Let’s not forget that U.S. ground troops caused much more devastation in Mogadishu–killing close to 10,000 people in a matter of just a few weeks. Let’s not forget that U.S. ground troops turned whole neighborhoods of Panama City to rubble in 1989, while killing thousands of people.
We can’t just question the tactics used by the U.S. military. We have to question the U.S. government’s claim that it has the moral high ground to intervene anywhere, at any time, in any way it so chooses.
Somalia, in certain ways, represents a recurring theme with U.S. interventions abroad. It’s one of the poorest countries in the world, coming face to face with the world’s richest and most powerful–much like Afghanistan.
One of the true tragedies of the war in Somalia was the support that it received from liberals and even radicals.
When the world’s biggest military attacked a struggle for national liberation in Vietnam, it was met with dissent at home. This created what was called the “Vietnam syndrome”–the reluctance of the U.S. to commit ground troops abroad.
The Vietnam syndrome was a good thing. It meant that the U.S. had to pull out of Indochina, and it meant that the world’s biggest bully couldn’t as easily go wherever it wanted, thus saving millions of lives.
The 1980s saw the restoration of U.S. imperialism–baby step by baby step–with covert and overt operations in Grenada, Nicaragua, El Salvador and Panama.
But the rehabilitation really took place in the 1990s, with the reinvention of U.S. imperialism through what became known as “humanitarian intervention”–operations like “Operation Restore Hope” in Somalia, “Operation Restore Democracy” in Haiti in 1994, and interventions in the former Yugoslavia in 1995 and 1999.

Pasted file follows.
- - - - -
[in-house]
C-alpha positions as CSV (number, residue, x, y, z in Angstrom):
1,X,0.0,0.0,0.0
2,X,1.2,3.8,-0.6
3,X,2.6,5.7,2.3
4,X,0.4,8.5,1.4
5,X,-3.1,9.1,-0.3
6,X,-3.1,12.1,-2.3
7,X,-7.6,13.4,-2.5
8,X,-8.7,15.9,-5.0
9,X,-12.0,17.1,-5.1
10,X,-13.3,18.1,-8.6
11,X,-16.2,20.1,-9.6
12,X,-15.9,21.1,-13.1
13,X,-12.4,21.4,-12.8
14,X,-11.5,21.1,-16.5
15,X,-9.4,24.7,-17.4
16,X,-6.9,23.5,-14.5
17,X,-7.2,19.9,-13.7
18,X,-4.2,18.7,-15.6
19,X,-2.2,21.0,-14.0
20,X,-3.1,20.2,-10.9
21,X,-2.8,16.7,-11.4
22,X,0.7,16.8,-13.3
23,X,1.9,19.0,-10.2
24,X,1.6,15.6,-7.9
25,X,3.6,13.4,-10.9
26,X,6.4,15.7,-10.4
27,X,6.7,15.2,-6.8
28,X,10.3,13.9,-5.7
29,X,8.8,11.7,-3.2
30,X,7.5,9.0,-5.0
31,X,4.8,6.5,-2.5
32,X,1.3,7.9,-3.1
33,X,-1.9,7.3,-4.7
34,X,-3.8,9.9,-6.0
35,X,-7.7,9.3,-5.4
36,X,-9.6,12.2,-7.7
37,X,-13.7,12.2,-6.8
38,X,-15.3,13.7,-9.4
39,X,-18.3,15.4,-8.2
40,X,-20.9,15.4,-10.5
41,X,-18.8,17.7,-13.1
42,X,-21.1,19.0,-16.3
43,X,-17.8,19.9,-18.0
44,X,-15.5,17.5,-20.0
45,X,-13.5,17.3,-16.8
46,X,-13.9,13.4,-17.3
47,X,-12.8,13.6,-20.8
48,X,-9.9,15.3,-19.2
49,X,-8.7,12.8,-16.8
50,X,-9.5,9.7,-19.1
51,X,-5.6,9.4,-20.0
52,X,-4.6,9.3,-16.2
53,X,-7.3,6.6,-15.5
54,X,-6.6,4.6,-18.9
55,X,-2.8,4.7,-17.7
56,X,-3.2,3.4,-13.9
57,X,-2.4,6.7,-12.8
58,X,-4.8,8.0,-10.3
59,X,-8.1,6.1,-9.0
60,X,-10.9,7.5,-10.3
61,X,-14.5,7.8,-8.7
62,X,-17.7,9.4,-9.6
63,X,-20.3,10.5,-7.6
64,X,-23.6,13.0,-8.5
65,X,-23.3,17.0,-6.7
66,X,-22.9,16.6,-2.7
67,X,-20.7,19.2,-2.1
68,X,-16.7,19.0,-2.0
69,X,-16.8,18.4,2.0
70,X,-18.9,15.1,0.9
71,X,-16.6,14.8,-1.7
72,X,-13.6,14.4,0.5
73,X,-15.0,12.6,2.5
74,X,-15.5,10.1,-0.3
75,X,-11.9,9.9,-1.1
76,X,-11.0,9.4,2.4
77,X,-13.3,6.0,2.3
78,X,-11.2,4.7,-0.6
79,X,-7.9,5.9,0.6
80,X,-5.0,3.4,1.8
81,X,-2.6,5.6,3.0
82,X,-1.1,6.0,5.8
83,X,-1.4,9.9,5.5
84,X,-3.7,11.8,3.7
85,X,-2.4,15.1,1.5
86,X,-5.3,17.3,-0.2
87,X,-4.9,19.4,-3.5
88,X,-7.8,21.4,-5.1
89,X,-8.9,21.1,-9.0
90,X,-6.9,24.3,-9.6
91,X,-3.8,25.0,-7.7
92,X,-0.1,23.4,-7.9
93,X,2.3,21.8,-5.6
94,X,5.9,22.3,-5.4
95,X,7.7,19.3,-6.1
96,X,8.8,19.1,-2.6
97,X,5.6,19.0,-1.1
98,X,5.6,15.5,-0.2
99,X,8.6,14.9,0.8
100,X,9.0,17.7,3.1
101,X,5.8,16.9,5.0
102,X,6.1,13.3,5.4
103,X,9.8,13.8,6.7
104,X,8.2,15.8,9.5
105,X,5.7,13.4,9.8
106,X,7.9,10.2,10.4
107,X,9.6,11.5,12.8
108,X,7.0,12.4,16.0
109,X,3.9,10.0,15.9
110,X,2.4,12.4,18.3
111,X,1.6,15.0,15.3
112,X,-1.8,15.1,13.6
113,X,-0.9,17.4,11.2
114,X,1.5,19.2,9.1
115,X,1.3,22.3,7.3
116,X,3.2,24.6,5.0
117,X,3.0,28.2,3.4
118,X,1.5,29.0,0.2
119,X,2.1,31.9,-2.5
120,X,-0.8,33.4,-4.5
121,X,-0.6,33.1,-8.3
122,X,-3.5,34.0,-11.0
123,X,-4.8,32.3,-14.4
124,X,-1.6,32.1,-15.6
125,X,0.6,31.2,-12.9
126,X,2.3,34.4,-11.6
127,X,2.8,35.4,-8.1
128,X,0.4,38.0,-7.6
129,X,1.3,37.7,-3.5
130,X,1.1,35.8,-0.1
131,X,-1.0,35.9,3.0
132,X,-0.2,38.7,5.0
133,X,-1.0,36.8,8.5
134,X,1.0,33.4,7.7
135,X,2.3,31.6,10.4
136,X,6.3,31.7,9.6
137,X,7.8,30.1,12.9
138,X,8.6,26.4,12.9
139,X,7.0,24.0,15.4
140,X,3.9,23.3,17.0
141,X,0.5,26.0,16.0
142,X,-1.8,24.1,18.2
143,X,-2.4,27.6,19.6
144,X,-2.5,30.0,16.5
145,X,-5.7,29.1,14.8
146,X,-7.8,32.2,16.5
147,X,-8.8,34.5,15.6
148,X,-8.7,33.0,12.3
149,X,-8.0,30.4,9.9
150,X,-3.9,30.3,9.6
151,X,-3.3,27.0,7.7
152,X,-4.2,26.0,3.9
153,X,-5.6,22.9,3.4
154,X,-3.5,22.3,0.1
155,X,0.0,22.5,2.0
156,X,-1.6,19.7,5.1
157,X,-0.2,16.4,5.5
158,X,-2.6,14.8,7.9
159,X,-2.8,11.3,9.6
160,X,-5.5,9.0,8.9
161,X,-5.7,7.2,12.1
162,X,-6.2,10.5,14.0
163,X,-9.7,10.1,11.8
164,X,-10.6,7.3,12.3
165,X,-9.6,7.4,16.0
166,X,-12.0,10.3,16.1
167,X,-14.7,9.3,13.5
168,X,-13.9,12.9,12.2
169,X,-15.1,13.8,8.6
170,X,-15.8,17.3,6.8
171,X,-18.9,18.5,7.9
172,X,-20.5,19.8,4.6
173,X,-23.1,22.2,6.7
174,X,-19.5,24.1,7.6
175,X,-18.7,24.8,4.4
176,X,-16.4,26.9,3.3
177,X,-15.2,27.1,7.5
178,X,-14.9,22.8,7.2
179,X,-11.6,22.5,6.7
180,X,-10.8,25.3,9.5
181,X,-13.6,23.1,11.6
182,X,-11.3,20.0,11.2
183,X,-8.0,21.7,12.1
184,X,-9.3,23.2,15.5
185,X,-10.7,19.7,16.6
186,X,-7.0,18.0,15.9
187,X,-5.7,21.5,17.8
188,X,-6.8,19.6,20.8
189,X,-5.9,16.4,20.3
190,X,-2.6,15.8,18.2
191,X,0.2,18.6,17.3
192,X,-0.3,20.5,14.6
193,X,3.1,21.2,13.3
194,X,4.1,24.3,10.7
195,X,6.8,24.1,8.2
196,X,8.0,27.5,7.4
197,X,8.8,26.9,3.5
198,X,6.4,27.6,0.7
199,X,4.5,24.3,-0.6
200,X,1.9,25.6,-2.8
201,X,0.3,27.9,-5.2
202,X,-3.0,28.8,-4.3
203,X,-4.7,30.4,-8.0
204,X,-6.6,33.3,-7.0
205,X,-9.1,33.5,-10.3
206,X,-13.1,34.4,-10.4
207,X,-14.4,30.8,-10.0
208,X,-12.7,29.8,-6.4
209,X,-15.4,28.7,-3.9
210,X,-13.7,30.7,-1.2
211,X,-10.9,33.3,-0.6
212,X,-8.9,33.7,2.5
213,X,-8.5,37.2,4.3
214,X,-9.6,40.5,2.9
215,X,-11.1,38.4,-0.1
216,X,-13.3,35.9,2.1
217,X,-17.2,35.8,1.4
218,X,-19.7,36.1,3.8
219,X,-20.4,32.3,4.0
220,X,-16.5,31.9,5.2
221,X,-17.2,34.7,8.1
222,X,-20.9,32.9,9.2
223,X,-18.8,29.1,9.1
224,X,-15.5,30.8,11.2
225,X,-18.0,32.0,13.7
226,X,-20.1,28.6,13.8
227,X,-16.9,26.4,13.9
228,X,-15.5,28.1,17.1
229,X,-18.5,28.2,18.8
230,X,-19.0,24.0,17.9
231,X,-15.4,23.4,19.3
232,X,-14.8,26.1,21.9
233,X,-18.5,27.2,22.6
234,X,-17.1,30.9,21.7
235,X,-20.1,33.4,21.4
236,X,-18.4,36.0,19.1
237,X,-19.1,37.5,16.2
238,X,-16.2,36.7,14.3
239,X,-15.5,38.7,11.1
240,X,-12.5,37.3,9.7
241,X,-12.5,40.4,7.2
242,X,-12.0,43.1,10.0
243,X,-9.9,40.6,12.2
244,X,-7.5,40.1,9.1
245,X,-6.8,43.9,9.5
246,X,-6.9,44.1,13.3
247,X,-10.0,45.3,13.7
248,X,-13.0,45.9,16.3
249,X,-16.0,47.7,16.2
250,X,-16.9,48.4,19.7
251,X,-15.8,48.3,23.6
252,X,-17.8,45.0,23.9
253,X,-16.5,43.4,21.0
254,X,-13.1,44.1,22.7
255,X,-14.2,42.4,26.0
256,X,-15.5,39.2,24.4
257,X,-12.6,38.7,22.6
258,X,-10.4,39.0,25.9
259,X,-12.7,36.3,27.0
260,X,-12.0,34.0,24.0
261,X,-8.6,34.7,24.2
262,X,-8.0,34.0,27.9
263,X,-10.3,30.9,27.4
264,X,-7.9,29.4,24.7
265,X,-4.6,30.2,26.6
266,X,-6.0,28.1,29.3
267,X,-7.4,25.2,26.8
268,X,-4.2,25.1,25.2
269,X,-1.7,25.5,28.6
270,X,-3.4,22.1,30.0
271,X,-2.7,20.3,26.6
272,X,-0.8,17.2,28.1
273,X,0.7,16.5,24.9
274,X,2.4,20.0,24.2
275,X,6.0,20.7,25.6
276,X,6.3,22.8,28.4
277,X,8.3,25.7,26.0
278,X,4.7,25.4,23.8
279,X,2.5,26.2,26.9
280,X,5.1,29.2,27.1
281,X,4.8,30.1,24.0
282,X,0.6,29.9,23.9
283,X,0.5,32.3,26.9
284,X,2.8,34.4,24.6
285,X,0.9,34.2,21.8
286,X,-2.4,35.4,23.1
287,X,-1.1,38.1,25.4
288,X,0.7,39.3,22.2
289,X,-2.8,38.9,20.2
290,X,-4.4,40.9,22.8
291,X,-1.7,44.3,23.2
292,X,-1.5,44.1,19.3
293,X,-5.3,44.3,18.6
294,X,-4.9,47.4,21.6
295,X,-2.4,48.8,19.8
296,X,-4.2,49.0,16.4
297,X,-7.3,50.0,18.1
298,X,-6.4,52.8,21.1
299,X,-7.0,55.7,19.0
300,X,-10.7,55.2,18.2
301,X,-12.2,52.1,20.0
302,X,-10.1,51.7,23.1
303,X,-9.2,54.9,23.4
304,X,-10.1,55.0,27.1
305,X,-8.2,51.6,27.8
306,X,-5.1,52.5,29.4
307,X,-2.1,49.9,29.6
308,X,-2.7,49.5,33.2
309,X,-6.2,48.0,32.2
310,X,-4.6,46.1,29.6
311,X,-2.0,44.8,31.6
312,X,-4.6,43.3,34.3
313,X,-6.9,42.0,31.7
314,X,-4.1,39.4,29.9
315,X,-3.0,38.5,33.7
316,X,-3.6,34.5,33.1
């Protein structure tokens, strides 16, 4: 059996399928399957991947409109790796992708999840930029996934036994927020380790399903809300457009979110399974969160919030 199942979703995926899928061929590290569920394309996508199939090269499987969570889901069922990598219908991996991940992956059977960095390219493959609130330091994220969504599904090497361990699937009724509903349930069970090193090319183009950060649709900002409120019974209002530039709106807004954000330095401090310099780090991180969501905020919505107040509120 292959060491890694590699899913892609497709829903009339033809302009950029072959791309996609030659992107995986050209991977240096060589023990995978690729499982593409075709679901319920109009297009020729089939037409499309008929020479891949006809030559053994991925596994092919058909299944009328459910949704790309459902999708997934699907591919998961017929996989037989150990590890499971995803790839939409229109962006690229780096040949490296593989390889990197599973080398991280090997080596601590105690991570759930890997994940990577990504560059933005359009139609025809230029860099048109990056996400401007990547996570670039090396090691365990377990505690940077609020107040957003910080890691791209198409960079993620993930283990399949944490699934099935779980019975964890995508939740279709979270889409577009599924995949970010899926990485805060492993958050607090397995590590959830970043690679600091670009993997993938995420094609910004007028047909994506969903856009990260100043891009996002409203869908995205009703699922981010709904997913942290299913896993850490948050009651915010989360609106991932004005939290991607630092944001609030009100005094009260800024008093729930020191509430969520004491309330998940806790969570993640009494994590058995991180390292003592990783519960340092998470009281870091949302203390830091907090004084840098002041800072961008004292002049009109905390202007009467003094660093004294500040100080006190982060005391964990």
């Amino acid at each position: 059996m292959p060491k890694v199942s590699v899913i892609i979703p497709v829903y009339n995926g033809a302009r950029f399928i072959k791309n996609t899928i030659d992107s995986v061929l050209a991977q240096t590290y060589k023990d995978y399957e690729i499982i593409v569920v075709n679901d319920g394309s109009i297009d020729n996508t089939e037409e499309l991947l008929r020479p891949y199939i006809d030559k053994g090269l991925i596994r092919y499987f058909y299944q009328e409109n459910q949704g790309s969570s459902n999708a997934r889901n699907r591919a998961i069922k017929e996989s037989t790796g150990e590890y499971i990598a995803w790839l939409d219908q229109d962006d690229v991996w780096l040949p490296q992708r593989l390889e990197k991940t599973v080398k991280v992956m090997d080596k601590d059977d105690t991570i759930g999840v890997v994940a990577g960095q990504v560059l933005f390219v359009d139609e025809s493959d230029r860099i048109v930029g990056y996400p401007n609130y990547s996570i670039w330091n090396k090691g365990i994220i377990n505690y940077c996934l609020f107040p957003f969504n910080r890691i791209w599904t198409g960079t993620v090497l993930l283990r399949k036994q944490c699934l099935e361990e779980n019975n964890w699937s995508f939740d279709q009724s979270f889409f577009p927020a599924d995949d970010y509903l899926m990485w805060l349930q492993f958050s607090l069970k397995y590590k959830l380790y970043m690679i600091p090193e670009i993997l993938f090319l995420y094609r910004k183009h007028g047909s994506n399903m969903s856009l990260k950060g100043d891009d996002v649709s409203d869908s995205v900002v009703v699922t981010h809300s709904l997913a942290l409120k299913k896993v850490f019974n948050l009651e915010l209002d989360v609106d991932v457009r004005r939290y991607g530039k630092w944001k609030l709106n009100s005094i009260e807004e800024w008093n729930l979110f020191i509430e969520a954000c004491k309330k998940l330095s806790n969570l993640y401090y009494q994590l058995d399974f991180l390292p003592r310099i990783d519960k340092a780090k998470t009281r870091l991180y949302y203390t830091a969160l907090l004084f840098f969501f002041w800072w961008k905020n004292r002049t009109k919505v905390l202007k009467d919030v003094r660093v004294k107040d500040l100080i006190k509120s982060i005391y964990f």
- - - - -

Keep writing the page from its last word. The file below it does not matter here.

When the U.S. was attacking genuine national liberation movements, it was much clearer why U.S. intervention had to be opposed. But when the U.S. went up against the “evil dictators” in the interest of “helping people,” it became more confusing.
U.S. officials used the cover of “humanitarian intervention” for missions abroad that actually worsened people’s lives in those countries.
Afghanistan–bombing an already war-torn country, leaving more than 3,700 dead and hundreds of thousands more on the brink of starvation. Kosovo–2,000 dead in the 1999 bombing campaign, the war worsened the refugee crisis, and generations to come will grow up with high levels of cancer because of the U.S. use of depleted uranium. This is the “humanity” of U.S. humanitarian interventions.
This should teach us that, at best, the U.S. can only create a more violent, unstable world when it intervenes abroad.
Many people say that those of us who are against the war have no answers to the world’s problems. They say that we advocate doing nothing. But hindering the U.S.’s ability to intervene is actually doing something–it’s saving lives.
Plus, our movement can take up slogans and demands like “Money for jobs, not for war” and “U.S. out of the Middle East”–which, if won, could actually better millions of people’s lives.
That’s a project worth fighting for, and, if you’re not involved with that fight already, I encourage you to get involved.
Brendan Sexton III, who has acted in Welcome to the Dollhouse and Boys Don’t Cry, played the role of “Alphabet” in Black Hawk Down. This is the text of a February 11 speech he gave at a Columbia University forum on the war.